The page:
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If you have a circular rash anywhere on your body after being bitten or in contact with a deer tick, or after being in an area where ticks may reside, you could be infected with Lyme disease.

The Lyme disease rash is a sign that you are already infected.

Many people receive a rash when they have been infected by a deer tick carrying Lyme bacteria. Reports say between 70 and 80 percent of people with Lyme disease will have a rash. This number also tells us that even if you don’t have a rash, you can still have Lyme disease.

Lyme disease is a condition you do not want to leave untreated as it can progress and cause widespread damage throughout the body. The more you know about the disease, especially about the rash associated with Lyme disease, the quicker you can get medical help to eliminate it.

Keep reading to learn everything you need to know about the Lyme disease rash.


Lyme Rash Specifics

Erythema migrans is the technical name for the Lyme disease rash. It often looks like a red bullseye and can circle the area where the tick bit you, or it can appear anywhere else on your body. The rash can even occur in areas difficult to see, so it is more difficult for some people to connect their symptoms with Lyme disease.

The rash can vary in size from just a couple of inches up to 12 inches or more. Furthermore, you may discover the rash anywhere between one week up to 30 days of being infected with Lyme.

For some, the rash will feel warm to the touch. Additional symptoms may be connected to the rash. You may have headaches, fever, chills, aches, and swollen lymph nodes.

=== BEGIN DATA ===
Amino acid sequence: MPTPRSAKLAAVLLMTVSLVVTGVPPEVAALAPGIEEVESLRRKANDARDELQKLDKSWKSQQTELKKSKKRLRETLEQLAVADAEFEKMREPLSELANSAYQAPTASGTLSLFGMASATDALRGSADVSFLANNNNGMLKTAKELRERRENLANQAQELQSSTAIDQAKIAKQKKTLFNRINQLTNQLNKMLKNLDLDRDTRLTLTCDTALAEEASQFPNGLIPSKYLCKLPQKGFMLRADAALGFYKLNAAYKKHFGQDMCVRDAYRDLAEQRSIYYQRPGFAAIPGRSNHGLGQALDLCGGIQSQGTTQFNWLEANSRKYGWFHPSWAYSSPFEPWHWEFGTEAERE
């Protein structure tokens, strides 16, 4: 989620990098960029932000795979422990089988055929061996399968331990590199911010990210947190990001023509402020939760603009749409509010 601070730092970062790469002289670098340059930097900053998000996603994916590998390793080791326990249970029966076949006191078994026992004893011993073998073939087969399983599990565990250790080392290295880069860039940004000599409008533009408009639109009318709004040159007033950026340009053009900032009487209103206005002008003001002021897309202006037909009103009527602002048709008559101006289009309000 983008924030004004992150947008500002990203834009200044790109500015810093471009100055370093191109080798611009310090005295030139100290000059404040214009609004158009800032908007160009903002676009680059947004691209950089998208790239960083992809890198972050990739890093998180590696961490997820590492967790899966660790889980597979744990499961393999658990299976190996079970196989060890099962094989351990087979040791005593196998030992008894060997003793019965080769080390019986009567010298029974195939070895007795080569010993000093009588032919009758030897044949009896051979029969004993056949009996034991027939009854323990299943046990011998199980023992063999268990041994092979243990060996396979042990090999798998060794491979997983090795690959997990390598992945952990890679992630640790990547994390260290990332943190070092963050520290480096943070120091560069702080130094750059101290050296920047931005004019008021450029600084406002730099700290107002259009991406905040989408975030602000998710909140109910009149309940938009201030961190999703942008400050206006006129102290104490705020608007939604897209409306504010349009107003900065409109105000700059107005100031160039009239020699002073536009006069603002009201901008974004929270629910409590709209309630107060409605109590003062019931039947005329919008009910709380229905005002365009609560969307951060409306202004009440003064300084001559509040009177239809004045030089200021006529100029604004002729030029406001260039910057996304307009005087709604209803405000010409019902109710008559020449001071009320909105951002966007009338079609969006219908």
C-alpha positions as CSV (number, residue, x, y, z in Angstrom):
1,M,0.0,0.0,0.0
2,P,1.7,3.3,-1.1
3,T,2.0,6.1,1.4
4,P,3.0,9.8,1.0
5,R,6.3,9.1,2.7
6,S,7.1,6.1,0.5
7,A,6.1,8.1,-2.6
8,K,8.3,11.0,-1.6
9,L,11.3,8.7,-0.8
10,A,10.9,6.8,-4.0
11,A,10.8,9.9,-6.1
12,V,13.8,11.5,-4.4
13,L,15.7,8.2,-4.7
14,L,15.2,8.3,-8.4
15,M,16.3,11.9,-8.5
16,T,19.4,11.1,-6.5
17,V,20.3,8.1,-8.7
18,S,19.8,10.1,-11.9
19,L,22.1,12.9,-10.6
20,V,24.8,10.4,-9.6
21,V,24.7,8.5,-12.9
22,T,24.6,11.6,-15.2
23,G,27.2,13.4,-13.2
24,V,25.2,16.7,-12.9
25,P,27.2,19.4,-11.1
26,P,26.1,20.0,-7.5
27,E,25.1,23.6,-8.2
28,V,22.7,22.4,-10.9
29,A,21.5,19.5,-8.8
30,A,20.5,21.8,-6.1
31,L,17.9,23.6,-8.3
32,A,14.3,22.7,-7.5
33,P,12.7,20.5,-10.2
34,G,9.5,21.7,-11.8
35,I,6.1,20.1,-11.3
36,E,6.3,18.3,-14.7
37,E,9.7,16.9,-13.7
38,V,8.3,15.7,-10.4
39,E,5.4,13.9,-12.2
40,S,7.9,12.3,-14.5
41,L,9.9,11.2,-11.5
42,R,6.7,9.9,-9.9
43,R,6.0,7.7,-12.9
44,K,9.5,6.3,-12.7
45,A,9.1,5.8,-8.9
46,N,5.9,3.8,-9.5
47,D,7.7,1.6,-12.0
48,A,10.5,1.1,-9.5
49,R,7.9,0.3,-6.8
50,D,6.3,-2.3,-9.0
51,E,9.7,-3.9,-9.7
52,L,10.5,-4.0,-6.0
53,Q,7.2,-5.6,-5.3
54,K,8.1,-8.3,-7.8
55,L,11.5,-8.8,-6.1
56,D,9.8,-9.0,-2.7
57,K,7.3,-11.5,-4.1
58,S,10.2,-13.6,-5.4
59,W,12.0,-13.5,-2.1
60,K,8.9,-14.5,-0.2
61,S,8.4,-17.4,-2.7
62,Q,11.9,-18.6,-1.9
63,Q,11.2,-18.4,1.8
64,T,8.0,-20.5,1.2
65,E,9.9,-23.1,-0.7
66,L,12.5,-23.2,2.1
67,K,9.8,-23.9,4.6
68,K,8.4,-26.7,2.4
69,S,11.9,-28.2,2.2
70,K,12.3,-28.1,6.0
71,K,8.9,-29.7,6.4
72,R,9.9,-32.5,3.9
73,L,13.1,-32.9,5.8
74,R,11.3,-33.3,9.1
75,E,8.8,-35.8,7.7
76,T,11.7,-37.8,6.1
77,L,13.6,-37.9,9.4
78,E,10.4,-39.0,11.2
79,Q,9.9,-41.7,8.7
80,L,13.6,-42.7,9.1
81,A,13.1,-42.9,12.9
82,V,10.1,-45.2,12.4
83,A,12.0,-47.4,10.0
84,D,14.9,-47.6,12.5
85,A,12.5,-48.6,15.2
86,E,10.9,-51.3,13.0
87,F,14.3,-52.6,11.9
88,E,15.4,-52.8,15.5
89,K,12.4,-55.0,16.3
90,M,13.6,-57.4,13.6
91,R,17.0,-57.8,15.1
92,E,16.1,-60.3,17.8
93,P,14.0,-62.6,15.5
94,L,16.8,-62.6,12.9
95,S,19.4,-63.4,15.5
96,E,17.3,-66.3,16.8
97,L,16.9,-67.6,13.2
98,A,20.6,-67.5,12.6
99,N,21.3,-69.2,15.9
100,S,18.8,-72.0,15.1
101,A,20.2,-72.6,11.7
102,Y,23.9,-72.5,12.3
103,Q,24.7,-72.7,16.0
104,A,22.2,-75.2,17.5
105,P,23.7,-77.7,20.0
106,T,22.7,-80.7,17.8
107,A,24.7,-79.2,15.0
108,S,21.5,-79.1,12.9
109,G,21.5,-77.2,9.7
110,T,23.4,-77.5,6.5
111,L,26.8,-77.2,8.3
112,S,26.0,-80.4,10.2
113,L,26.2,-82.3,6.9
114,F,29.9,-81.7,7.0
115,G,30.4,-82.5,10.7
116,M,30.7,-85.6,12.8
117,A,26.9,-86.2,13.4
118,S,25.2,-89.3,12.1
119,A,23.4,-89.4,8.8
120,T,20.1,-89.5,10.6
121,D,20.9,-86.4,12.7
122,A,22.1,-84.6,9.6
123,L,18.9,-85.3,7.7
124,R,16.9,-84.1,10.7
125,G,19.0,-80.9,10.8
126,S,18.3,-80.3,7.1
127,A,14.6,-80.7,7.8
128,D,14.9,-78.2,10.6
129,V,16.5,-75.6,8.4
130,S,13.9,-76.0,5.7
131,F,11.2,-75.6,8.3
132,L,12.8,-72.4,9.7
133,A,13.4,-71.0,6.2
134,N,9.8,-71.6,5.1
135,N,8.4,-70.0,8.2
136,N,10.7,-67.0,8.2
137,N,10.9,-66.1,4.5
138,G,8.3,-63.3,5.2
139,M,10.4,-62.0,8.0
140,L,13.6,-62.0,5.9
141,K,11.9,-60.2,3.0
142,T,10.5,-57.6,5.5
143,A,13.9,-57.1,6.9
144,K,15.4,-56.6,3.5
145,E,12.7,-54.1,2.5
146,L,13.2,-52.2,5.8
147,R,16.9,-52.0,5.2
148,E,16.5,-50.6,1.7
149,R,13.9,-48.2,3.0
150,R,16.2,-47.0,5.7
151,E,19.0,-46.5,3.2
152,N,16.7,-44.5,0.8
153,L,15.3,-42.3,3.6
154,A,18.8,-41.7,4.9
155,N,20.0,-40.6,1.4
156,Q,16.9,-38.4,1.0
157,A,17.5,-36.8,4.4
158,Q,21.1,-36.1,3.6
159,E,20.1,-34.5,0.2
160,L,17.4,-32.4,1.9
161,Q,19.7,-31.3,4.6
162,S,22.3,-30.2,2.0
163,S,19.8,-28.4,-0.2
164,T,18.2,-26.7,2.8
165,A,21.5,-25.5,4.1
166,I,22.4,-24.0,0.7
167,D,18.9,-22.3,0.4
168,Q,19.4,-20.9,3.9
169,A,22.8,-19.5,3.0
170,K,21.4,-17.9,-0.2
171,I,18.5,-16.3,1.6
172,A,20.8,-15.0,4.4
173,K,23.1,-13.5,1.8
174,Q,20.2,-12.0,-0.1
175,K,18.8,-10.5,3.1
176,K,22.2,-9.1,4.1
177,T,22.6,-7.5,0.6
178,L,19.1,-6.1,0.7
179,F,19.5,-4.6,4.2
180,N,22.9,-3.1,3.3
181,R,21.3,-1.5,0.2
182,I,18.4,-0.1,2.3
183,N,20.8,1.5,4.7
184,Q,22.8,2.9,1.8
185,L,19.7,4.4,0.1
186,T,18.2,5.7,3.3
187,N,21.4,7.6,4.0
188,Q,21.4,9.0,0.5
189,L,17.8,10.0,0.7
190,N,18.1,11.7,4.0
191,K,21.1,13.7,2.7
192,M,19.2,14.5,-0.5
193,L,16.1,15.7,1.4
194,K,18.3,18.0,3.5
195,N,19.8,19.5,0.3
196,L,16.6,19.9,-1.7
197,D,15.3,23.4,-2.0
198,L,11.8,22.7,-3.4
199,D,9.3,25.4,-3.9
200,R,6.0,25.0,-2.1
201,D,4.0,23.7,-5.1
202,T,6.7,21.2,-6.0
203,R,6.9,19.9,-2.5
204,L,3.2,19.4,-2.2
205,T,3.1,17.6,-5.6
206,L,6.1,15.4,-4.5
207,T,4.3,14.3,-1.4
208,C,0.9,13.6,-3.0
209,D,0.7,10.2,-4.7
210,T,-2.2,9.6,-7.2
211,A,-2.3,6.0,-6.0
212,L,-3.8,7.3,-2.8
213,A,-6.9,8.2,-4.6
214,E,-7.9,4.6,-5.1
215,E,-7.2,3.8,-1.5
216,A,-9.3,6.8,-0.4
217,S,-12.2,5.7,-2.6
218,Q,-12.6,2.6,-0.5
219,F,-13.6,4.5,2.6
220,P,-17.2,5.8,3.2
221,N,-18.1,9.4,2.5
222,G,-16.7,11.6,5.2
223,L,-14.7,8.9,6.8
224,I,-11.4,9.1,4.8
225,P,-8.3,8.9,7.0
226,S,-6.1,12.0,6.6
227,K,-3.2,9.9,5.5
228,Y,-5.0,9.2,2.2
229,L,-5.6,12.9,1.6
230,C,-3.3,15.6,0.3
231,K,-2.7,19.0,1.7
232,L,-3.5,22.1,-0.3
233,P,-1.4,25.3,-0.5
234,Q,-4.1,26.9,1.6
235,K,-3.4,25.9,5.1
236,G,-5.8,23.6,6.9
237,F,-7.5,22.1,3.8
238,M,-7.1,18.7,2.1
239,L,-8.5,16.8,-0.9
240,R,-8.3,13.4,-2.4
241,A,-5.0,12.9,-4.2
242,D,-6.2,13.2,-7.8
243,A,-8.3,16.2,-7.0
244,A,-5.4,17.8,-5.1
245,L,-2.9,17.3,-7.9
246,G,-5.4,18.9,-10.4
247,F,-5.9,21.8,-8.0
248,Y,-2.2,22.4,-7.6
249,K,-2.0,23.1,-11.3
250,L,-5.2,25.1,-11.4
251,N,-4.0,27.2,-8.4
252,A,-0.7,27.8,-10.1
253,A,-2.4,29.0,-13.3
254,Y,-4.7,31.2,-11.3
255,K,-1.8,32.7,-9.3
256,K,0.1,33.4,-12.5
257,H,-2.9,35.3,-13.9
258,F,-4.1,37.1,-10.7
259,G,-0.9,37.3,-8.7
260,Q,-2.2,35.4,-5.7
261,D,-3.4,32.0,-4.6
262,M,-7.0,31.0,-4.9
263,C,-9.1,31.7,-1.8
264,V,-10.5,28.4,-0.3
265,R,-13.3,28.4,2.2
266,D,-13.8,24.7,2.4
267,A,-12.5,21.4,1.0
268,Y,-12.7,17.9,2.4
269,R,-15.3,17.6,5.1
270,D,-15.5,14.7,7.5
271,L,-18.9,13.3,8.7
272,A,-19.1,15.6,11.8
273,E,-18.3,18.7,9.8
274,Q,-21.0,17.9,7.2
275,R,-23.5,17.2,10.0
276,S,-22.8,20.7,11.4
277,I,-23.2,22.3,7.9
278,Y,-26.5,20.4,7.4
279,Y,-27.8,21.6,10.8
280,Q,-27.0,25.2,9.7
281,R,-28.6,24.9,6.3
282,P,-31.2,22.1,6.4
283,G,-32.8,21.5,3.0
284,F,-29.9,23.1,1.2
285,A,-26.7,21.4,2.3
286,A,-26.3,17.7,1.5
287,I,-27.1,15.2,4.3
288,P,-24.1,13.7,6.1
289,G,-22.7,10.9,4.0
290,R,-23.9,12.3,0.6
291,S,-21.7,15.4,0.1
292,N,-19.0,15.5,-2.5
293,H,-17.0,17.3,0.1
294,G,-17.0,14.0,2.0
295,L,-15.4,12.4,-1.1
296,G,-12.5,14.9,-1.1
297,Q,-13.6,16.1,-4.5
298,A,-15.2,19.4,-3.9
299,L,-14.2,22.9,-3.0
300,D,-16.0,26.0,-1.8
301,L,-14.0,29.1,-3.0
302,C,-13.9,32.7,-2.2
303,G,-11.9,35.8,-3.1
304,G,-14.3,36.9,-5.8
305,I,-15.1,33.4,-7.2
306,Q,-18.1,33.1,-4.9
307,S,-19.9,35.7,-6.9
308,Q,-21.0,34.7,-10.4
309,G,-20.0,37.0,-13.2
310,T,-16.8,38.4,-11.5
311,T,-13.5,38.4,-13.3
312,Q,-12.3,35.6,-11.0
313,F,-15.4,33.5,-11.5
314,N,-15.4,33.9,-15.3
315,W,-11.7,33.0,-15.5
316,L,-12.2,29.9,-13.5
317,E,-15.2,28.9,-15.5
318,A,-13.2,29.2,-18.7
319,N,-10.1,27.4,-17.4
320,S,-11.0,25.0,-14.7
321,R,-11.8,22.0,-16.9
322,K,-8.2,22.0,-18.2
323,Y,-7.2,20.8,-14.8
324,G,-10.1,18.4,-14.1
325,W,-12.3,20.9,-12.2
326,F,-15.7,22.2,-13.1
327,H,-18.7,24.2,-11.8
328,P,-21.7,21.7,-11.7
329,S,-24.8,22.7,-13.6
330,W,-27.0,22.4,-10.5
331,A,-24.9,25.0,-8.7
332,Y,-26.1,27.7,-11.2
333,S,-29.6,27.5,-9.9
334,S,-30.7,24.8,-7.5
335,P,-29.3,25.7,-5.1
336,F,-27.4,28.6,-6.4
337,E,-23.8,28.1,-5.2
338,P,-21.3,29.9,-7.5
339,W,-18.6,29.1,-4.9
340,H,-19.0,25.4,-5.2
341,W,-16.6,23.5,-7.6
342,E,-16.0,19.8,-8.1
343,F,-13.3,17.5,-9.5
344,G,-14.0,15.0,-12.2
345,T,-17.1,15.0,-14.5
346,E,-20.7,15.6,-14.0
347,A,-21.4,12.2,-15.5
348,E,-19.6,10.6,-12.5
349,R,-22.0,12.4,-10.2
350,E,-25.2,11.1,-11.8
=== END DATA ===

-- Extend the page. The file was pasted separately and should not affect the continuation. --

You must pay attention to your symptoms and give them treatment. Getting a Lyme disease diagnosis is difficult because many general practitioners misdiagnose symptoms. This happens because symptoms can mimic other illnesses, even mental health disorders.

The sooner you seek help and testing, the better chance you have of getting a correct diagnosis, which can help you avoid much more painful symptoms down the road.


Lyme Rash and Diagnosis

The best-case scenario involves you seeing a tick on your body, pulling the tick off your body, and saving it in an airtight container. And after you develop a circular rash, your doctor can be confident your symptoms are that of Lyme disease.

Your doctor can then immediately start you on a strong dose of antibiotics to fight the Lyme infection and eliminate it from your body before it starts to spread. Ideally, this takes place within the first few days of developing a Lyme rash.

This does not happen for many, however.


Why Doctors Get It Wrong

General practitioners are great at diagnosing and treating common ailments. Unless they are specialized in treating Lyme disease, though, they can make errors. They are not bad doctors; they are just not properly trained in treating Lyme disease.